Saying the name Dave Chappelle makes some people burst into laughter. That’s how funny this man is. Reading the name Dave Chappelle brings a kool-aid smile to most people’s faces.
His standup acts are experiences and his two-season shows are masterpieces. So when I read aloud the assignment, “Dave Chappelle’s Block Party” as a movie to review for the paper, the actions that followed in the newsroom are not suitable for print.
Being a huge fan, I was recovering from a Chappelle dependency addiction. Chappelle’s hiatus from the spotlight was difficult to deal with. I watched the DVDs of his shows for my daily fix, though I was still satisfied. (How many times can one watch “The Black White Supremacist” and Charlie Murphy’s story of playing basketball with Prince for the laughter to fade?) If that wasn’t enough, other comics never stood a chance to fill my Chappelle void; they were always compared to him. I found myself saying, “Yeah, they’re funny, but not as hilarious as Dave.” Pathetic right? The reports that he had stopped production of the third season of the highly acclaimed Comedy Central’s “Chappelle Show” and may never return to the standup comedy again, were saddening.
The movie “Dave Chappelle’s Block Party” was a hearty fix. It spotlights the talented comedian with fresh freestyle standup material and brings together his favorite politically motivated hip-hop artists, in a once in a lifetime concert set in a neighborhood of Bedstuy, Brooklyn. I was high again.
The movie is about a block party concert Dave Chappelle presents on Sept. 18, 2004. It flashes between scenes of the actual event and the preparation for it days before. The backstage footage of him rehearsing with the band could be in itself a hilarious short film. Like a modern day Willy Wonka, Dave Chappelle gives out tickets to the free show to his neighbors in rural Ohio, that would otherwise never have had a chance to attend. He provides transportation and hotel accomodations for several Ohioans, including a college marching band that helped start the concert.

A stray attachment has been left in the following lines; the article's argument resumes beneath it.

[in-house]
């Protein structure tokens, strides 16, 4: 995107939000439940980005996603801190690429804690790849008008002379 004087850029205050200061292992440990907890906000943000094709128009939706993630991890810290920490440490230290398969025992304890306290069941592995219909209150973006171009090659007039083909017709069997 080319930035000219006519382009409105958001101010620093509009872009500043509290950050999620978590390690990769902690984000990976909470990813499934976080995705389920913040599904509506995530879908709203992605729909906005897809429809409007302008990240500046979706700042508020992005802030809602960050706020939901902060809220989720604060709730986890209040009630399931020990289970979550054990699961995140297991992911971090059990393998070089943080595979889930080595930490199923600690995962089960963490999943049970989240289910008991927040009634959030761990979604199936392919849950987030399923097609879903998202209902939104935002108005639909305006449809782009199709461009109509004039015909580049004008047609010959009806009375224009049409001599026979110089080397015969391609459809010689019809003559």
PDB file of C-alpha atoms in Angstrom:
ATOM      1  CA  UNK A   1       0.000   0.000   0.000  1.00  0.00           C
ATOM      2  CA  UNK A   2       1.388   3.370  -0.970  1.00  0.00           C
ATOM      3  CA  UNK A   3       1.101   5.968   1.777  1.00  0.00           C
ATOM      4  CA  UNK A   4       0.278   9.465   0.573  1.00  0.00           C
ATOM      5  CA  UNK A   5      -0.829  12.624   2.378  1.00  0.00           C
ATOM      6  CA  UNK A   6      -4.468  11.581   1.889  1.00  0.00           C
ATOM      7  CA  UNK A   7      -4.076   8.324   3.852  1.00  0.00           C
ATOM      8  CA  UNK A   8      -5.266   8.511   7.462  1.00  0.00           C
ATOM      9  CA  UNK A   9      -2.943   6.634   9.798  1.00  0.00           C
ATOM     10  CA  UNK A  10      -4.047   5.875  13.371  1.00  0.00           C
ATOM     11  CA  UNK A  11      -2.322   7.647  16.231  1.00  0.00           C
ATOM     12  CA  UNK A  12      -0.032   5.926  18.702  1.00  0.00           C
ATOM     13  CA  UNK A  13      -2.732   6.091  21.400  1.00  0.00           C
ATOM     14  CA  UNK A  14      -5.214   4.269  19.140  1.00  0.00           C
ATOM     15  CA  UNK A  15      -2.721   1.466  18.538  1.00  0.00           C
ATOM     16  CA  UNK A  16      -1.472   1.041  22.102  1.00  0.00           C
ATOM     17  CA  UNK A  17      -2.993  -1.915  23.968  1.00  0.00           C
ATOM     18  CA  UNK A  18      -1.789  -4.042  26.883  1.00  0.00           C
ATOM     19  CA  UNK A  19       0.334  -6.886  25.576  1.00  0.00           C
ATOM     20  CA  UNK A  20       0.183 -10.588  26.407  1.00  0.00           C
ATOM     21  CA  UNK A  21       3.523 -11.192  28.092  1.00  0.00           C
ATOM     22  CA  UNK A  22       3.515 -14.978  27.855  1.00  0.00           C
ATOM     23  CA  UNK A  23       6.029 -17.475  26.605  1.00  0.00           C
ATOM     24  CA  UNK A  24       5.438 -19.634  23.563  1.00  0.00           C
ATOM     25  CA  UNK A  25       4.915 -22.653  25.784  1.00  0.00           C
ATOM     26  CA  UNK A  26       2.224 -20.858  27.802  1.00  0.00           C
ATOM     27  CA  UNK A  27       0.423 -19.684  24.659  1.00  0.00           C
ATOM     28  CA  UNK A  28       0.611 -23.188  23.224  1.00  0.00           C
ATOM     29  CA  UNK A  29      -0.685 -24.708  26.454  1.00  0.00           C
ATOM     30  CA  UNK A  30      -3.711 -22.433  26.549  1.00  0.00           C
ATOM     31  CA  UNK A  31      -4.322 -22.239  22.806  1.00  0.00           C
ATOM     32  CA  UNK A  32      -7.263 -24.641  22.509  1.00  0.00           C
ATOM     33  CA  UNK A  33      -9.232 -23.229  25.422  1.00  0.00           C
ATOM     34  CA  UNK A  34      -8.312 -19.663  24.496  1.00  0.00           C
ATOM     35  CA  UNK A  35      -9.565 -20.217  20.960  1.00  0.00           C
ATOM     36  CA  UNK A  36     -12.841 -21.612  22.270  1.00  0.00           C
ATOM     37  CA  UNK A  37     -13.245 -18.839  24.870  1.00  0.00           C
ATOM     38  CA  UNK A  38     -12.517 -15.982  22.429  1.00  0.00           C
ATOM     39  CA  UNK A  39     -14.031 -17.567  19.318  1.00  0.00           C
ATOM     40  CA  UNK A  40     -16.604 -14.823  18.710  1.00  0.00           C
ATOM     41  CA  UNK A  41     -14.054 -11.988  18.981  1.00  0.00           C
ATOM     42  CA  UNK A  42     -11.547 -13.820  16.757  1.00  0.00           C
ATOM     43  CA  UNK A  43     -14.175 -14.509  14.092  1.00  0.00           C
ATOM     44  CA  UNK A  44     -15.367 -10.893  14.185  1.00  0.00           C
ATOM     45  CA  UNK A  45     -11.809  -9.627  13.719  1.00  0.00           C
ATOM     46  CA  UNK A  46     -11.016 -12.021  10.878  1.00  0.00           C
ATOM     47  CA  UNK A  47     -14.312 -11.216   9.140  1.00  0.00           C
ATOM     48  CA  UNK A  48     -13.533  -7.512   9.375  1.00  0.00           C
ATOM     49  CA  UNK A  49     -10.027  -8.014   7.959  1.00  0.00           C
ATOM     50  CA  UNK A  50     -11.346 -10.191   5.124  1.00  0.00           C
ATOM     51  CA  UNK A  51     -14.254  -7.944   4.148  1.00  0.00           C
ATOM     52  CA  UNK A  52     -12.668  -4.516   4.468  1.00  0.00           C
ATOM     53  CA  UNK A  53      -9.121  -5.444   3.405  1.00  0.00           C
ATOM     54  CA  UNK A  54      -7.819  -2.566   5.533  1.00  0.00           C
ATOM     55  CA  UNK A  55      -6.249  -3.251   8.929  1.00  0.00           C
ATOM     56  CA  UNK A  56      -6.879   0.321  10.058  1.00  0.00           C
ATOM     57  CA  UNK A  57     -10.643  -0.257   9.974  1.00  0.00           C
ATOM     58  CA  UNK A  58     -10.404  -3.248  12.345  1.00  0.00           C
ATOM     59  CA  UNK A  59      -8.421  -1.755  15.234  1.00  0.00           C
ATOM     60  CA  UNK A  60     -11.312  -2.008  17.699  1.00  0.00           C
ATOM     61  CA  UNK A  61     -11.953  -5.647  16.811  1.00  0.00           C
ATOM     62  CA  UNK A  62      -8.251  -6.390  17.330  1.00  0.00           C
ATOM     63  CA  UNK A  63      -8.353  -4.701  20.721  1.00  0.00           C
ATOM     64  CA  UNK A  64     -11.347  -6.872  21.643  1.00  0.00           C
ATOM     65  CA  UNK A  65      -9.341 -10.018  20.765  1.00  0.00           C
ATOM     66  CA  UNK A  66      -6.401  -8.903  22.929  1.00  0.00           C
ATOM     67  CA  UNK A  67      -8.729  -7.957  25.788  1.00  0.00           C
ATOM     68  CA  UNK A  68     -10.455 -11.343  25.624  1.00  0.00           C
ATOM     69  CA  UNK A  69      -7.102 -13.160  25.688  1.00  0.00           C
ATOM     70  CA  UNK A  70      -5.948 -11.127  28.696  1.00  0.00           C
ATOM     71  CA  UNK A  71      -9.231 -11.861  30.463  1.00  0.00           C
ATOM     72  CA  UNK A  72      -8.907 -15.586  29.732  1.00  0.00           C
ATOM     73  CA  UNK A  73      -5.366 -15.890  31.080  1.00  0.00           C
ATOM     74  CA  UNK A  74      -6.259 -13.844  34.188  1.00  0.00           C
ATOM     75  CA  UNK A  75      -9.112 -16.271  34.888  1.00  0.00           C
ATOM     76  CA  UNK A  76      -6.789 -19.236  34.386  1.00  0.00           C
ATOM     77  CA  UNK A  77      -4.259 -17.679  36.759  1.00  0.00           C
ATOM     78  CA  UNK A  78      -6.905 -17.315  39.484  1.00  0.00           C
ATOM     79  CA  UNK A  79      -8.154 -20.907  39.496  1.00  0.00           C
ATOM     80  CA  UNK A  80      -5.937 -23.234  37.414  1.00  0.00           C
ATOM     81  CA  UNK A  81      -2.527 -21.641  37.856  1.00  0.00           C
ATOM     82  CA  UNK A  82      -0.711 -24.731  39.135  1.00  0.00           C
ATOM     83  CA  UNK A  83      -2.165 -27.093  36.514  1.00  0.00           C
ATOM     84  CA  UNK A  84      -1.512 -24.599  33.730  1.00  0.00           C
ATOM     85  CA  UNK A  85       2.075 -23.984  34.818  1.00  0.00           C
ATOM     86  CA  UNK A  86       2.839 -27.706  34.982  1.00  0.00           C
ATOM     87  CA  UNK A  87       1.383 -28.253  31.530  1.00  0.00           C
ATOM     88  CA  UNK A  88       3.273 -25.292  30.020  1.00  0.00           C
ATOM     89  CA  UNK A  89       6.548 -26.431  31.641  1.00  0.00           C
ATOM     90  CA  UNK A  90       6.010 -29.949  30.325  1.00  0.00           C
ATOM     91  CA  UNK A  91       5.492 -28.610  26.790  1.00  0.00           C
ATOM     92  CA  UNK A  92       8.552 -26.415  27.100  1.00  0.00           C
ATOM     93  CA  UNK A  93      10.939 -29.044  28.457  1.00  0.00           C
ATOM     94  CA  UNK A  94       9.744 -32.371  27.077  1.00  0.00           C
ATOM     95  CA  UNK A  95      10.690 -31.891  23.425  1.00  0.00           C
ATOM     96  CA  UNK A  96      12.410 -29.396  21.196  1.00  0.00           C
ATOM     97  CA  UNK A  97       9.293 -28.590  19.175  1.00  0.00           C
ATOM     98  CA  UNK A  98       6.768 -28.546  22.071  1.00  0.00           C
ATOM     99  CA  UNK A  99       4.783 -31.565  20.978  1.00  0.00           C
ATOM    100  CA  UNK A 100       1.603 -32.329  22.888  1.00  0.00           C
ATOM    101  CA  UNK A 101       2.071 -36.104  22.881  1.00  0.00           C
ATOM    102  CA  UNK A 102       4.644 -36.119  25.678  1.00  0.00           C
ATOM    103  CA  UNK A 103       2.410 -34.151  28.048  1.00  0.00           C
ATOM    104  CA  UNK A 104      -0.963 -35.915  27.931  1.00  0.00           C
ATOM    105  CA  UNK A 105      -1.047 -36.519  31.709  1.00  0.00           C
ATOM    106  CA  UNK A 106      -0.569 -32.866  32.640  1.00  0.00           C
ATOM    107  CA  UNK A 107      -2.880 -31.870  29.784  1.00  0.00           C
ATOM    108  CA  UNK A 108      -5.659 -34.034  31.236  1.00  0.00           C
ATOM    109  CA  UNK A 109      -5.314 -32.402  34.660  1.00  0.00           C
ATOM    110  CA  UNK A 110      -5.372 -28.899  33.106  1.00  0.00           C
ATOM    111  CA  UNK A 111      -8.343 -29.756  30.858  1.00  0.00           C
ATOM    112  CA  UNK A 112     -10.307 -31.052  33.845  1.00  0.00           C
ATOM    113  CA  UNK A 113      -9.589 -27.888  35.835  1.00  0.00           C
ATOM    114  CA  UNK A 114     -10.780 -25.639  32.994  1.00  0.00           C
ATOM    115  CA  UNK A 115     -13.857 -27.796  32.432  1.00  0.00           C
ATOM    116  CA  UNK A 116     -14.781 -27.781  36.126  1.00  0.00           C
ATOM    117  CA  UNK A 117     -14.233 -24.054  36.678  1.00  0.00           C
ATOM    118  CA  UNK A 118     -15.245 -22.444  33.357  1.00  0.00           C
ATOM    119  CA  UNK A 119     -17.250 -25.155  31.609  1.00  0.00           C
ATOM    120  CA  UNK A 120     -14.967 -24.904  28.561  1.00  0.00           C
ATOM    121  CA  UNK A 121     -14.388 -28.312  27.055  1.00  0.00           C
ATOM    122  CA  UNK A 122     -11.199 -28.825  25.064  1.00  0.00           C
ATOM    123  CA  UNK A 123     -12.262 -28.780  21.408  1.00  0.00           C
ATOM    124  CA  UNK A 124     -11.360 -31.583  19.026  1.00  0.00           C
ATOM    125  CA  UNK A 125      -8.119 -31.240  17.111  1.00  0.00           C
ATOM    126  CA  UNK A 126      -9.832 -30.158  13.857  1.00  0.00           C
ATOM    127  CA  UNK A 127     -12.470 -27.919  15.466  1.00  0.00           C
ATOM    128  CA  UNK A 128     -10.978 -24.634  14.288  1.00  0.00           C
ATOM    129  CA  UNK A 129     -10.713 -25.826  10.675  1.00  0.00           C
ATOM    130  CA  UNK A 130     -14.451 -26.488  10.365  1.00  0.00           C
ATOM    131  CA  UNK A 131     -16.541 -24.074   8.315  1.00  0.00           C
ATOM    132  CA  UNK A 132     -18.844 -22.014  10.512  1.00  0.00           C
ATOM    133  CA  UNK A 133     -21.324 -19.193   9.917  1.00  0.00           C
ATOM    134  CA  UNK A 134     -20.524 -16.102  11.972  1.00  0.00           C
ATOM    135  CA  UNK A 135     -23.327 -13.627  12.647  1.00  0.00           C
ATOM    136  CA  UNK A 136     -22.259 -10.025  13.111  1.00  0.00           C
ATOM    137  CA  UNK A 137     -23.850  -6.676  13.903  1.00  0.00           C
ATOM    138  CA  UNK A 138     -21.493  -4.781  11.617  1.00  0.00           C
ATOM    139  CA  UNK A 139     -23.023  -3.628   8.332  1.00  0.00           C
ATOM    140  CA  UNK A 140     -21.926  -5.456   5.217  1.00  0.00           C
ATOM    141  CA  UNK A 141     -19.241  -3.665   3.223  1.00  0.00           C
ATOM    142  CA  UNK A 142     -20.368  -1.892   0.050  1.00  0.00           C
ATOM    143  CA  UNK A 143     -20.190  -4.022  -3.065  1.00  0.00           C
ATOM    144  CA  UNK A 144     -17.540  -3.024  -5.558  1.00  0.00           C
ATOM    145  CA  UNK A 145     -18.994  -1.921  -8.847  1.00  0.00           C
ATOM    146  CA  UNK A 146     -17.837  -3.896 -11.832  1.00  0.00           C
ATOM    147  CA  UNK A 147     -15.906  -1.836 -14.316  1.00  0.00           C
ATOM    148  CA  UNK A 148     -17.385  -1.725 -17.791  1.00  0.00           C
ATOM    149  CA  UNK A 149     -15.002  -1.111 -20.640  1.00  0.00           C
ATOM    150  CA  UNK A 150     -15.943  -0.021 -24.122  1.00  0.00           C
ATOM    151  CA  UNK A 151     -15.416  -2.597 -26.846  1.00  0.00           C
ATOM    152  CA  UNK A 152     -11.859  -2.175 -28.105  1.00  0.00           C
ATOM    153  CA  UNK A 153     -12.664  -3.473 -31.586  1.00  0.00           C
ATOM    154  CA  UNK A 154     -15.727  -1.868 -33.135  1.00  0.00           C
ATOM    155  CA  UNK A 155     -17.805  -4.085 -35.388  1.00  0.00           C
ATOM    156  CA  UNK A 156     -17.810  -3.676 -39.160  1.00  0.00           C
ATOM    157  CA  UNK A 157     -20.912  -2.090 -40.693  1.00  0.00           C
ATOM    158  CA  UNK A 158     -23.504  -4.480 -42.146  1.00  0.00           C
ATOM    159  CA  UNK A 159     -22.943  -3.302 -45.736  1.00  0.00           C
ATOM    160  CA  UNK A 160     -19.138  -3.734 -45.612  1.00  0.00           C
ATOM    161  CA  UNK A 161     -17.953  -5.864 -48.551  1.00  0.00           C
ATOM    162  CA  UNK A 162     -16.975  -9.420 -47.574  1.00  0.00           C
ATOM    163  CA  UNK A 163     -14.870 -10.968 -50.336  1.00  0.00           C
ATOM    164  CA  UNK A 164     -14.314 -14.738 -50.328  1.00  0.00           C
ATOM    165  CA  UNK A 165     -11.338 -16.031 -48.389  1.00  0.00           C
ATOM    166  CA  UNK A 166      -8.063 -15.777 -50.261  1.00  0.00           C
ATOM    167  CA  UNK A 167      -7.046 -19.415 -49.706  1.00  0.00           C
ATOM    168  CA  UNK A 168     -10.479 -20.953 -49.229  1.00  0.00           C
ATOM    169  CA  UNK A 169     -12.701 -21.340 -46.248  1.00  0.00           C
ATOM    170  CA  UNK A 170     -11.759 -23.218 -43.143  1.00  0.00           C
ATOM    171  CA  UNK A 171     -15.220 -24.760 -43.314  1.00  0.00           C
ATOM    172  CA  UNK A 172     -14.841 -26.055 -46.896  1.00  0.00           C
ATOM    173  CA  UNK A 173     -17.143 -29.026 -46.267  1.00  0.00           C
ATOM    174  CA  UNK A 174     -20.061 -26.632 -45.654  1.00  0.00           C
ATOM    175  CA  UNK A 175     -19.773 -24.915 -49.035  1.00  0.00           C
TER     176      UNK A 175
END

Chappelle’s somewhat controversial standup material mirrors the points of view of his favorite hip-hop artists. Both having the weight of responsibility that comes with fame over their heads, Chappelle and the music artists have many similarities. They struggle as celebrities with the role of cultural representatives in a positive light. They try hard to not let success make them forget about their roots and give back to their communities. They both use their talents to express different messages than the ones usually not heard on mainstream radio or television.
Other similarities the comedian and musicians have in common, as pointed out by Ahmir “?uestlove” Thompson, the drummer for The Roots, is that the majority of their audiences do not look like them.
Chappelle commented that comedians have a secret desire to be musicians while musicians think they’re funny. This combination of music and comedy is flawless.
Bringing together all walks of life for this experience and having it recorded is incredible. The different characters make the film memorable. From the current residents of the neighborhood, like the eclectic couple celebrating almost 50 years of marriage, to the day care center that supported the filming and film crews, the sense of community and a family atmosphere is really strong. The Brooklyn neighborhood is also home to some of the artists who performed and to hip hop legends like the Notorious B.I.G.
The day-long celebration of music, comedy, history and community is heart warming. The performances by Kanye West, Erykah Badu The Roots Mos Def, Common, Dead Prez, Jill Scott among others and surprise guests (Hint: Ooh La la la) are unforgettable.
Yohanna Figueroa can be contacted at firstname.lastname@example.org.